First and last words – We learn in psychology that people most remember the first words we say and the last words we say to them. The last words are most important. That’s why your English teacher emphasized the importance of your essay intro and conclusion, but especially making that final thought powerful.
Our most important Teacher is our Savior Jesus Christ. His first and last words to His first disciples, and to us as disciples today, matter. Let’s take a look at what Jesus said.
Jesus’ first words to His disciples were “Follow Me” (Matthew 4:19, 9:9, John 1:43). His first words to us are the same. He is calling every one of us to follow Him. Being a disciple means denying our own selfish desires, daily taking up our crosses, and following Him (Matthew 16:24; Luke 9:23).
My sheep listen to my voice; I know them, and they follow me.
(John 10:27, NLT)
Jesus’ last teaching, before the Passover and trial, was His teaching in the vineyard (John 15). There, His call to His disciples was to abide or remain in Him. He taught that apart from Him we can do nothing. We get our strength and ability to bear fruit by being a part of Him and His work, not our own efforts and plans. Jesus knows our temptation to do things in our own strength, and He’s calling us to trust Him and His power, simply obeying His leading. Then, we will see fruit in our lives.
So you must remain faithful to what you have been taught from the beginning.
If you do, you will remain in fellowship with the Son and with the Father.
And in this fellowship we enjoy the eternal life he promised us. I am writing these
things to warn you about those who want to lead you astray. But you have received
the Holy Spirit, and he lives within you, so you don’t need anyone to teach you
what is true. For the Spirit teaches you everything you need to know,
and what he teaches is true—it is not a lie. So just as he has taught you,
remain in fellowship with Christ.
(John 1:24-27, NLT)
At the Passover meal, He instituted what we refer to as Communion or the Lord’s Supper today when Jesus commanded His disciples to remember what He had done, to remember that He gave His body and shed His blood as a sacrifice for our sin (Luke 22:19). Why would Jesus want to make sure we remember? This is a common command throughout Scripture. When we forget, we fall away. Jesus knows how fickle people’s hearts are. That’s why so much of the Old Testament tells us of Israel’s history and struggles. The hearts of the people would be fervent in following God and then fall away so easily into worshiping idols. We are the same. Remembering helps us stay steadfast and faithful. When we remember, we draw nearer to God in gratitude. As we draw nearer as Christ’s disciples, we naturally tell others about His death and resurrection and help them follow Christ too.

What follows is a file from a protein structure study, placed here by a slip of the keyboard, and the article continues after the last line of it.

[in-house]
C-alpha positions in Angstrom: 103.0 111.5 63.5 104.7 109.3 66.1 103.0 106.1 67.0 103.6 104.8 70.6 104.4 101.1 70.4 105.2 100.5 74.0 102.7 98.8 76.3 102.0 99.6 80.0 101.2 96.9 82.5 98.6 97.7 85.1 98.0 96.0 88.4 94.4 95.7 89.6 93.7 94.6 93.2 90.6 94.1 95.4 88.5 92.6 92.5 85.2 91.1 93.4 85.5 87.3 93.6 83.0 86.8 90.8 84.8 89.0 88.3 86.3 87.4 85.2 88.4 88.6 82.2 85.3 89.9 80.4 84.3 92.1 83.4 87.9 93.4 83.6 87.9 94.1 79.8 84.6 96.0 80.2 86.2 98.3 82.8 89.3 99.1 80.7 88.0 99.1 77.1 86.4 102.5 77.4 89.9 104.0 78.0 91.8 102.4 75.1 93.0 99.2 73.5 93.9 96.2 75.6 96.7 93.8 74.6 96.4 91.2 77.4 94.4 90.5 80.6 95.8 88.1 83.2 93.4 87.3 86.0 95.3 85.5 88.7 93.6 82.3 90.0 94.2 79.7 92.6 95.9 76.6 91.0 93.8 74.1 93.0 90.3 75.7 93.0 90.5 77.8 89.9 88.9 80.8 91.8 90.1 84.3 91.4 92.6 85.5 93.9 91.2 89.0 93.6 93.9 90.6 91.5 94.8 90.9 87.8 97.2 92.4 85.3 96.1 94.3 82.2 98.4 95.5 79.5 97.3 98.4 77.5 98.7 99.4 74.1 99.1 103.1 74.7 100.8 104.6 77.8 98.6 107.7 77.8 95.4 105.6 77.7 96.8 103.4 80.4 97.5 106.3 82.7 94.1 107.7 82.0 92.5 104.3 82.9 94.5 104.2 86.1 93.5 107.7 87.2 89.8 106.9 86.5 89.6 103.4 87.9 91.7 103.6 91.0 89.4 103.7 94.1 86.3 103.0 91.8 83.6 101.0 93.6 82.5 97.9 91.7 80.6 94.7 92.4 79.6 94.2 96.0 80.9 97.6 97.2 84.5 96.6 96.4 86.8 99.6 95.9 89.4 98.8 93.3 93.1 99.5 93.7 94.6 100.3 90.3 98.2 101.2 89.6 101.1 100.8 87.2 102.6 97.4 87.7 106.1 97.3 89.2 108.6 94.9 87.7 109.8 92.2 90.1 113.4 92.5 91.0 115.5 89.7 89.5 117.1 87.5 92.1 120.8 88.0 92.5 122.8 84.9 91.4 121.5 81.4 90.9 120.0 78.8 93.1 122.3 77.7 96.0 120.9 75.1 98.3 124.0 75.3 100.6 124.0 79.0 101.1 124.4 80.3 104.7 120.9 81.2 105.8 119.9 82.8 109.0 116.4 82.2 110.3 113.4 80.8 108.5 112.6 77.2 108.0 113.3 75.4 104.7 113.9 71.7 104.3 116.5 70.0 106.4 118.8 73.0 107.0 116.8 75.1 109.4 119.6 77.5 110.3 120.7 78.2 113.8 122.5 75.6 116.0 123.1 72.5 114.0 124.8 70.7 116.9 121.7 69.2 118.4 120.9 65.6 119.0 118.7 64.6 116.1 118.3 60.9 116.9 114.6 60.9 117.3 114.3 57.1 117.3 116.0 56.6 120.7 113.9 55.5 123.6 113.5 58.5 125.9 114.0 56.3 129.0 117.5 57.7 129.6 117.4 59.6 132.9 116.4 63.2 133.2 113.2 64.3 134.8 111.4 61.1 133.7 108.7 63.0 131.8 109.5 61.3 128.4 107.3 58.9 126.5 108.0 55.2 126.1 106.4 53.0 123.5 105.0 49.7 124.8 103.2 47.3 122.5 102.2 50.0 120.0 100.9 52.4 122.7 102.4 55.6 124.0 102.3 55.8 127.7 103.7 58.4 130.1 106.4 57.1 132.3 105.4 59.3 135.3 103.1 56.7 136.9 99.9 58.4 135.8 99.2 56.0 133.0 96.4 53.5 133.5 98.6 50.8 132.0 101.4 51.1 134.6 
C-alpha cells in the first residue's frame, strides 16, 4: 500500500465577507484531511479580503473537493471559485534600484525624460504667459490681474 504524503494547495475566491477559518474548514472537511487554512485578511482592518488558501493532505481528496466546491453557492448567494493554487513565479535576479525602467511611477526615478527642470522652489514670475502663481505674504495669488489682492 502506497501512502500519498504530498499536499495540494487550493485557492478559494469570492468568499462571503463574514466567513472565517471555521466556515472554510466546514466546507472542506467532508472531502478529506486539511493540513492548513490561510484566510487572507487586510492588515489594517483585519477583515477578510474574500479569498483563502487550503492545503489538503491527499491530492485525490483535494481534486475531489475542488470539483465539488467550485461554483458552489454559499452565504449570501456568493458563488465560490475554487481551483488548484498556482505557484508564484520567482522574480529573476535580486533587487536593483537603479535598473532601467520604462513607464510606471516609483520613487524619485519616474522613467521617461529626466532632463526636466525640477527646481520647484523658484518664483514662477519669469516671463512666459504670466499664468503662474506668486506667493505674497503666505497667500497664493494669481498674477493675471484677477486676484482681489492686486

For I pass on to you what I received from the Lord himself. On the night when
he was betrayed, the Lord Jesus took some bread and gave thanks to God for it.
Then he broke it in pieces and said, “This is my body, which is given for you.
Do this in remembrance of me.” In the same way, he took the cup of wine after supper, saying,
“This cup is the new covenant between God and his people—an agreement
confirmed with my blood. Do this in remembrance of me as often as you drink it.”
For every time you eat this bread and drink this cup, you are announcing
the Lord’s death until he comes again.
(1 Corinthians 11:23-26, NLT)
In His final words before His ascension into heaven, Jesus called His followers to go and make disciples teaching them all we’ve learned (Matthew 28:18-20). He told them, and through Scripture, us, to go and make disciples and that He is with us always. His method is simple, and His promise keeps us strong. We simply tell others what we have learned in our walk with God, starting with the Gospel. We are never alone when we reach out to tell others. His Spirit is in us and is with us, and, very importantly, goes before us. His Holy Spirit draws people to Himself. We simply share the Truth and show the way.
So never be ashamed to tell others about our Lord. And don’t be ashamed
of me [Paul], either, even though I’m in prison for him. With the strength God
gives you, be ready to suffer with me for the sake of the Good News. …Hold on to
the pattern of wholesome teaching you learned from me—a pattern shaped
by the faith and love that you have in Christ Jesus. Through the power of the
Holy Spirit who lives within us, carefully guard the precious truth that
has been entrusted to you.
(2 Timothy 1:8, 13-14, NLT)
Of course, we know it is important that we know and obey all God’s words, but the specific calling to be Jesus’ disciple hinges on these important words: follow, abide, remember, go and teach.
As we delve into what discipleship means and making disciples, we start with the understanding that God has called each of us who are true believers in Christ Jesus to follow Him faithfully, abide in Him and His Word continually, remember always, and teach diligently. And He is with us always.